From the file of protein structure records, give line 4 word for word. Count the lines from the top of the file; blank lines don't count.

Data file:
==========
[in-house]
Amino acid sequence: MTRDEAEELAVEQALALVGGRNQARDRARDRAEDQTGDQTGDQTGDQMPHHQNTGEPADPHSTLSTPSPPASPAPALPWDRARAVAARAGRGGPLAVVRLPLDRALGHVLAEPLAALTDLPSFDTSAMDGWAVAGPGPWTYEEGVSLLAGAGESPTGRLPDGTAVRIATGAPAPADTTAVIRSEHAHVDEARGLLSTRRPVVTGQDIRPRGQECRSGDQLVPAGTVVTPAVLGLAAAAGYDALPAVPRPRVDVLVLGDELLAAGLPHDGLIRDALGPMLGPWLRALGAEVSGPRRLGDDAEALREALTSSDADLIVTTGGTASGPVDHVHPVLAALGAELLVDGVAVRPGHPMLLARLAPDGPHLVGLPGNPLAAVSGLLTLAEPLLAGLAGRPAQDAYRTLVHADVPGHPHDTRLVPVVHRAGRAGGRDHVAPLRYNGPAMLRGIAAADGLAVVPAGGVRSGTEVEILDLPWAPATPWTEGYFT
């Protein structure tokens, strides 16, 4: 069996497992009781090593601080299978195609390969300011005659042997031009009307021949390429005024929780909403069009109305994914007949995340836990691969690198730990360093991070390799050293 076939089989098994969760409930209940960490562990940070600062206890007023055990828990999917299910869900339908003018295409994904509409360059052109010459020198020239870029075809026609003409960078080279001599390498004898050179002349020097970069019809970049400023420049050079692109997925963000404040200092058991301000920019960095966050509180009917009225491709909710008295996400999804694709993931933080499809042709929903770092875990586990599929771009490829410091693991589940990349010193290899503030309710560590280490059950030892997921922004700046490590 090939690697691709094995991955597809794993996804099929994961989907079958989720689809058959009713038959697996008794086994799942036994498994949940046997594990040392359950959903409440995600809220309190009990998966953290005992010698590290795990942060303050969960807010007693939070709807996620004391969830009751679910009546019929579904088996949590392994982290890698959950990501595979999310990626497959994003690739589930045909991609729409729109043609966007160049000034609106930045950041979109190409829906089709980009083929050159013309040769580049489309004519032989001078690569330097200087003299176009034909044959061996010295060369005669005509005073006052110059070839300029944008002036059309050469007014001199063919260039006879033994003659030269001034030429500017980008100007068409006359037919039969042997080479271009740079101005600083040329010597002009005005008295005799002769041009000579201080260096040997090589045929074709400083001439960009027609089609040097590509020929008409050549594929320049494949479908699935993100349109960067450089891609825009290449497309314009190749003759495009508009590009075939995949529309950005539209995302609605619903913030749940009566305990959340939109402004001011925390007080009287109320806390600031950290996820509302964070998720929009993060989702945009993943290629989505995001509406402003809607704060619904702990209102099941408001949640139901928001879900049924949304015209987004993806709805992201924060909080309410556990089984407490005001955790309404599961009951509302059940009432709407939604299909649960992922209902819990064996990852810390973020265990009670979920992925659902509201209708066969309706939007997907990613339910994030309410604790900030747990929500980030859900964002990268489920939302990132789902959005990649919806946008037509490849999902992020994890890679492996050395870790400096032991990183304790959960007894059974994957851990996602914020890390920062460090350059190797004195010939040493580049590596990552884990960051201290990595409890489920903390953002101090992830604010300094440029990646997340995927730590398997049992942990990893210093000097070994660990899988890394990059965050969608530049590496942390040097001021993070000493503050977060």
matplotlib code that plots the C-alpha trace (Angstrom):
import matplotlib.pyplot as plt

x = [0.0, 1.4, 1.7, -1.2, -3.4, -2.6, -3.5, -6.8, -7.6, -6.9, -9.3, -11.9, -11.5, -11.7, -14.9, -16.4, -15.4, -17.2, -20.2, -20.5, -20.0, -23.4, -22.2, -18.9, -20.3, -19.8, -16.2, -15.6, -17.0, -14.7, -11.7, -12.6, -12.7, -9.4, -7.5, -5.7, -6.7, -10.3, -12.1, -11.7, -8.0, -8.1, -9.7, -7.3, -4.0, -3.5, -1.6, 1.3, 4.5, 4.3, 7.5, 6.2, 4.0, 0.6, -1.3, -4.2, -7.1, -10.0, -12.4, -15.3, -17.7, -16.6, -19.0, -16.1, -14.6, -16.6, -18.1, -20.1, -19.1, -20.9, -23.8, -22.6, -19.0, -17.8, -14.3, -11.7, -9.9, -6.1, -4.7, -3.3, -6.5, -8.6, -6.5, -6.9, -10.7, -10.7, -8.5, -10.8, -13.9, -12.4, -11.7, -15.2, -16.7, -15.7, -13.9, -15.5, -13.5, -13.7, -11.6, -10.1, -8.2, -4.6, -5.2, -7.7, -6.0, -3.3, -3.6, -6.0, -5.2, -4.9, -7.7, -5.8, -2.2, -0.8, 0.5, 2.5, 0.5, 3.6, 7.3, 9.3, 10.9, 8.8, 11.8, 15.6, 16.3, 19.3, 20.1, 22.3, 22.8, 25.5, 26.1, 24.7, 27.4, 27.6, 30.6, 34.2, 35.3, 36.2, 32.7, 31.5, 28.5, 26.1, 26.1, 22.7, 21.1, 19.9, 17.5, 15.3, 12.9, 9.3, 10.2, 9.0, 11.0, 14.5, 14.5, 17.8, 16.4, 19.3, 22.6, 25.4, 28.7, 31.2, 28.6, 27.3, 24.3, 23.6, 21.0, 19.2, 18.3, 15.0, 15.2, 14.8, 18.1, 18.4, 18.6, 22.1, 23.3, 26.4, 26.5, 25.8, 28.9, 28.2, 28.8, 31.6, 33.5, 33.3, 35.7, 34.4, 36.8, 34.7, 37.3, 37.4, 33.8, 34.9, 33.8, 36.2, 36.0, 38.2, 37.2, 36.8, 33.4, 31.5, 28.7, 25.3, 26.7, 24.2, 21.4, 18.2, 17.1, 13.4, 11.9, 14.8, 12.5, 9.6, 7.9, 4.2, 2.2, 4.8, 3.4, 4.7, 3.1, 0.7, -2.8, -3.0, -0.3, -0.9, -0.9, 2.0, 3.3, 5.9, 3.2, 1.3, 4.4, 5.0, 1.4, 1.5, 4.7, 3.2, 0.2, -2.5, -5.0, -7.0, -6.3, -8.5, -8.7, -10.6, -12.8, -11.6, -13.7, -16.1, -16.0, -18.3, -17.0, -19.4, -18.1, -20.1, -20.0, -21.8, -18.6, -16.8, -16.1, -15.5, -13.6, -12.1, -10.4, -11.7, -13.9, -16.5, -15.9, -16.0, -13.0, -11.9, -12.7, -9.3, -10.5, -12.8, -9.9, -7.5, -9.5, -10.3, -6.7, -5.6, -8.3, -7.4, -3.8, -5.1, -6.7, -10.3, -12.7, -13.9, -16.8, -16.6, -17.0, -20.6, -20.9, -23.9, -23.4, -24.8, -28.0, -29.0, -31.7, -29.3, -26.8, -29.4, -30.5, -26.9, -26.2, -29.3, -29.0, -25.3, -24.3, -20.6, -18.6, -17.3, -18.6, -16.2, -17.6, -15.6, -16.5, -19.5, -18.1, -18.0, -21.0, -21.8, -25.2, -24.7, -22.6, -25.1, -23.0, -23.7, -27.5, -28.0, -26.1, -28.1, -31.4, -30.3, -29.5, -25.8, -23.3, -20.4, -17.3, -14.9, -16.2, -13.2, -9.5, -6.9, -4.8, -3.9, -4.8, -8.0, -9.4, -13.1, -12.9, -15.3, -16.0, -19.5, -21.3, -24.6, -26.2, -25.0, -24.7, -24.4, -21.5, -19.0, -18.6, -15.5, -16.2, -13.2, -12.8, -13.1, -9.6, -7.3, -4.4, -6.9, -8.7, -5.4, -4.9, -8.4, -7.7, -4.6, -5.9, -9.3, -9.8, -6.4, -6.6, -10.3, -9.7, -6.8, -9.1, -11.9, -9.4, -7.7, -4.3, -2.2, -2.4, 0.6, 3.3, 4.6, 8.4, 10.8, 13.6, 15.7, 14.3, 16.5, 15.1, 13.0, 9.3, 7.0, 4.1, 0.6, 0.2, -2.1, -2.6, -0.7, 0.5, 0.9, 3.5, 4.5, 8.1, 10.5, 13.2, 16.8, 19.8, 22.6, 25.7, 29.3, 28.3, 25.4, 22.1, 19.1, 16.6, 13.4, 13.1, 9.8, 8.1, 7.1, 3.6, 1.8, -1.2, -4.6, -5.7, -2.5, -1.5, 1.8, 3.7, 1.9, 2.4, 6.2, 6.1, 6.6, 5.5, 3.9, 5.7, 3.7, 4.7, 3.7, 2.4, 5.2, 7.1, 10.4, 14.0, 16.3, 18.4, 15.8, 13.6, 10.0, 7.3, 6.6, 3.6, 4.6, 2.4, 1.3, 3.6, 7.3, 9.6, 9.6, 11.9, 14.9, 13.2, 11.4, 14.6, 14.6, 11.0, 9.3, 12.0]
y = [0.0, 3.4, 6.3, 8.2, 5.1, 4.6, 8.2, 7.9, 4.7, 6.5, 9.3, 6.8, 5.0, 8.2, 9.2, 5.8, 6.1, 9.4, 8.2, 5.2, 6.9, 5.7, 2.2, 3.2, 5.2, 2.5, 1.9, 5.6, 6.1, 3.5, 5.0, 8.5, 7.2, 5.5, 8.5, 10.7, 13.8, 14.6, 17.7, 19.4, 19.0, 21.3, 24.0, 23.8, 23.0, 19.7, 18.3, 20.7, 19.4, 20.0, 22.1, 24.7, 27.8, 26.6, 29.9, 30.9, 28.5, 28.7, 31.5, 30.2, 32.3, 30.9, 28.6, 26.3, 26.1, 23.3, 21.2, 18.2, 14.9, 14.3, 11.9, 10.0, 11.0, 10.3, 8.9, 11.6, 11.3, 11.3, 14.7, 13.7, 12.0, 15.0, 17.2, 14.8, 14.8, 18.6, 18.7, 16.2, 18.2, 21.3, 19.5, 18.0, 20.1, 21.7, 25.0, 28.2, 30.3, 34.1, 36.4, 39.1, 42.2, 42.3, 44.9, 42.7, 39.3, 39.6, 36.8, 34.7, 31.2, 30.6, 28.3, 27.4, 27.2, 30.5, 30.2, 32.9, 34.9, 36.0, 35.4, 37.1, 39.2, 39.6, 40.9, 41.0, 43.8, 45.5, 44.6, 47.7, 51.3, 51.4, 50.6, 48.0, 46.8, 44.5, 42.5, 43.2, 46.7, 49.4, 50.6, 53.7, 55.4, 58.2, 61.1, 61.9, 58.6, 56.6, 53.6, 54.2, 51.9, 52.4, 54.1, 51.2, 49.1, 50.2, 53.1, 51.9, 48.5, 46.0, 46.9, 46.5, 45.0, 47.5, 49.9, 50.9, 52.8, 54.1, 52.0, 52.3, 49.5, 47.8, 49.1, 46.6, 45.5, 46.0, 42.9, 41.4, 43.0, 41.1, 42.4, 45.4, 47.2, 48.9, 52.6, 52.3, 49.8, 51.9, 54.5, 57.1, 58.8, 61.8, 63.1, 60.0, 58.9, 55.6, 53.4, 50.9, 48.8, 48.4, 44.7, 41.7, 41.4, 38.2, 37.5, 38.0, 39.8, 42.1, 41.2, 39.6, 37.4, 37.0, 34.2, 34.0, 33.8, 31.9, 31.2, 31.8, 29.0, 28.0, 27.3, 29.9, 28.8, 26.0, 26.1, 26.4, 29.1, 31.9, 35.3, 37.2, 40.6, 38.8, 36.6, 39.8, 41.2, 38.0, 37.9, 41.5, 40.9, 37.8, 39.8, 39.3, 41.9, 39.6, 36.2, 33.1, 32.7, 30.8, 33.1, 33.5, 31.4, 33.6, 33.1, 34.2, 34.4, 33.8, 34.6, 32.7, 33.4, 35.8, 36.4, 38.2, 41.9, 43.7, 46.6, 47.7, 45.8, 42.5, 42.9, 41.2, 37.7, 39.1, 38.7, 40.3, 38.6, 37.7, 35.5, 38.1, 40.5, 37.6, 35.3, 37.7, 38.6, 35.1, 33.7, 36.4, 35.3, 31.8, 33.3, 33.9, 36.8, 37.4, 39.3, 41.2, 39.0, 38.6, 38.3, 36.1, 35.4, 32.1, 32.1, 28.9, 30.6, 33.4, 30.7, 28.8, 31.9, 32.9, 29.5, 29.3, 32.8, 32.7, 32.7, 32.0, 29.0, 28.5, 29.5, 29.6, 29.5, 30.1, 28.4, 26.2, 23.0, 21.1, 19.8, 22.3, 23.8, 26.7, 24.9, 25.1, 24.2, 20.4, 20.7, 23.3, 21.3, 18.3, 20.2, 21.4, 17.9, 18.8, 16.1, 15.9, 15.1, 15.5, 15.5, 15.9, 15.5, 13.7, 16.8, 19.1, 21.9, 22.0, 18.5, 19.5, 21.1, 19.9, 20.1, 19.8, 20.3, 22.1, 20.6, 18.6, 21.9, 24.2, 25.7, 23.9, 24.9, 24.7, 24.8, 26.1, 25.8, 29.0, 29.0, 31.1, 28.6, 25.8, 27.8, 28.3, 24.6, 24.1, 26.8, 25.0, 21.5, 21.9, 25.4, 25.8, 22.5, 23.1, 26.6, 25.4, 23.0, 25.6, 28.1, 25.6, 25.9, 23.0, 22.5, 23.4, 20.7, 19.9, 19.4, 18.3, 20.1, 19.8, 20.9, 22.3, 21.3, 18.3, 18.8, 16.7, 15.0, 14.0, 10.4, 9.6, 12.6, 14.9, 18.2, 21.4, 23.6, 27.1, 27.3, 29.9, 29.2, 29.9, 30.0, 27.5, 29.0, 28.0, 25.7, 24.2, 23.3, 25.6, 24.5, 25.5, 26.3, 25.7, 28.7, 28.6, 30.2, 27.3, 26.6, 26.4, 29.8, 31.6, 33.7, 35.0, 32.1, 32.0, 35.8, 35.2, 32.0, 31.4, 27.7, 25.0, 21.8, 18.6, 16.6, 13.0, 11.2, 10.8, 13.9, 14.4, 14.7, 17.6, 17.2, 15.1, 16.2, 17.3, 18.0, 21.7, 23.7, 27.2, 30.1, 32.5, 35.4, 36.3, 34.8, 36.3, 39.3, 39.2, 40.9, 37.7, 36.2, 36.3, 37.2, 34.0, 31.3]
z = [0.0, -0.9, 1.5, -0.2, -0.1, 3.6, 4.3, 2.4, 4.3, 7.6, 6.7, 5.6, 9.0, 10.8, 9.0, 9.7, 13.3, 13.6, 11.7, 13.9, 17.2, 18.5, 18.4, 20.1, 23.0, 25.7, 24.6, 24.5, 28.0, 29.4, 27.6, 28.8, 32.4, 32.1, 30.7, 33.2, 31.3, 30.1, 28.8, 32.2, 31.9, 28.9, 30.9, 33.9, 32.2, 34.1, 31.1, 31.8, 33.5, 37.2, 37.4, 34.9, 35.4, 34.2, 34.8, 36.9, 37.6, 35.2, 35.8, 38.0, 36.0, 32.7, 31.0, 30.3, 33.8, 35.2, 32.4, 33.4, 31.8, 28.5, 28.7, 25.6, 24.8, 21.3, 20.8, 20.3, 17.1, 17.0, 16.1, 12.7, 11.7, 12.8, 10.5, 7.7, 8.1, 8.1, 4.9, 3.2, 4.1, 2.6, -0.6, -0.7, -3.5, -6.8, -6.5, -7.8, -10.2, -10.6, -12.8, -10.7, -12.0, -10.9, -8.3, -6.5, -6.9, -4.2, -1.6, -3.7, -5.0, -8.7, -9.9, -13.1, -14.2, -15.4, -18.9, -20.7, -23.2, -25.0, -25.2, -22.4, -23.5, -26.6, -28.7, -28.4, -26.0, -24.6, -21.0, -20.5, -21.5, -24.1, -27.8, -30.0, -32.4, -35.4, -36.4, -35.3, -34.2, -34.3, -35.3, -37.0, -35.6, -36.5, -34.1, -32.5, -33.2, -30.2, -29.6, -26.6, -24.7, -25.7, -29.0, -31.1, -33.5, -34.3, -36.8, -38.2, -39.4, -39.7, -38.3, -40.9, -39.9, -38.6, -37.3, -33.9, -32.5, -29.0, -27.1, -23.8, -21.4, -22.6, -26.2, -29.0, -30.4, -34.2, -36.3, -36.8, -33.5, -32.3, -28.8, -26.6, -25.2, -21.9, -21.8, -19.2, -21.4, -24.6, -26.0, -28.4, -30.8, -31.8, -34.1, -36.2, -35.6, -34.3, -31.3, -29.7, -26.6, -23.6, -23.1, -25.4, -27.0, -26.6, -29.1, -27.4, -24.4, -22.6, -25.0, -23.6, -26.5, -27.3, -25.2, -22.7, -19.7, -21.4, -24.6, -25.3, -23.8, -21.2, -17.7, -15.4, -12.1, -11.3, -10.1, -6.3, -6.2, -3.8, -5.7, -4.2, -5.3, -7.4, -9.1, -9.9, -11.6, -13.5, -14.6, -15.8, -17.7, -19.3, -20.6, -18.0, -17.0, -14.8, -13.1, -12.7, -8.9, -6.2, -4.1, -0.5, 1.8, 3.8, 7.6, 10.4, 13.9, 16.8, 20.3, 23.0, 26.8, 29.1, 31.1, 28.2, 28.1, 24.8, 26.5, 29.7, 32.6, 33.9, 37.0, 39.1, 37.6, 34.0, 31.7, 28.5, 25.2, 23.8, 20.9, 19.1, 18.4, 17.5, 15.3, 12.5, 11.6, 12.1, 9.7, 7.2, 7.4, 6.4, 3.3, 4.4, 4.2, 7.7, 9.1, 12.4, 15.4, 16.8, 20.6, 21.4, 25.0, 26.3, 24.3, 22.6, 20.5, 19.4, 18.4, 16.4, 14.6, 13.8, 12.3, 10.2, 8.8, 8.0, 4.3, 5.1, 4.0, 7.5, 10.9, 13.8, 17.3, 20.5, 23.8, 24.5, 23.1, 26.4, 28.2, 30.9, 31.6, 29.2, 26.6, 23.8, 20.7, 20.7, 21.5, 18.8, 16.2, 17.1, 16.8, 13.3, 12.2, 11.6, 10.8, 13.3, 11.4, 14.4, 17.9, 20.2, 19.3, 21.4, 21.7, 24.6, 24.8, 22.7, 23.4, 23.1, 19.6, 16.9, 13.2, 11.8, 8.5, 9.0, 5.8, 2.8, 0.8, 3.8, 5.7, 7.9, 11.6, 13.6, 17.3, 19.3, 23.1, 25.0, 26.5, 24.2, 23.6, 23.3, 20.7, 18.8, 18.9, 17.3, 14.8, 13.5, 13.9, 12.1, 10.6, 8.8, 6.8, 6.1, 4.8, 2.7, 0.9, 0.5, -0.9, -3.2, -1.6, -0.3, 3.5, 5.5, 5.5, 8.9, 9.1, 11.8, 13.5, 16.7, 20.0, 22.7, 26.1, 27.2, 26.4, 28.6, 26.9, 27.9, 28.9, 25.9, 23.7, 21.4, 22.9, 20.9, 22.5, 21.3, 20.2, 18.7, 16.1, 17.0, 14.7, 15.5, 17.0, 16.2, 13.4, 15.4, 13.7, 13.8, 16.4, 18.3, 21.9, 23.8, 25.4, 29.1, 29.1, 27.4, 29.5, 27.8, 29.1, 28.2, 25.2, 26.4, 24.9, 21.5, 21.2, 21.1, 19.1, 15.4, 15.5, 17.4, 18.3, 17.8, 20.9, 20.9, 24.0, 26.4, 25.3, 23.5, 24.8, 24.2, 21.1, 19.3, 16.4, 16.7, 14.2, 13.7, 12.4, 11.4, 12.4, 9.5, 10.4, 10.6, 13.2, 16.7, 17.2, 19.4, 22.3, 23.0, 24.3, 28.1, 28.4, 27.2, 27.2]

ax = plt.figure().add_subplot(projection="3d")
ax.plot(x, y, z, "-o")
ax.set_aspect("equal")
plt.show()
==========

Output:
matplotlib code that plots the C-alpha trace (Angstrom):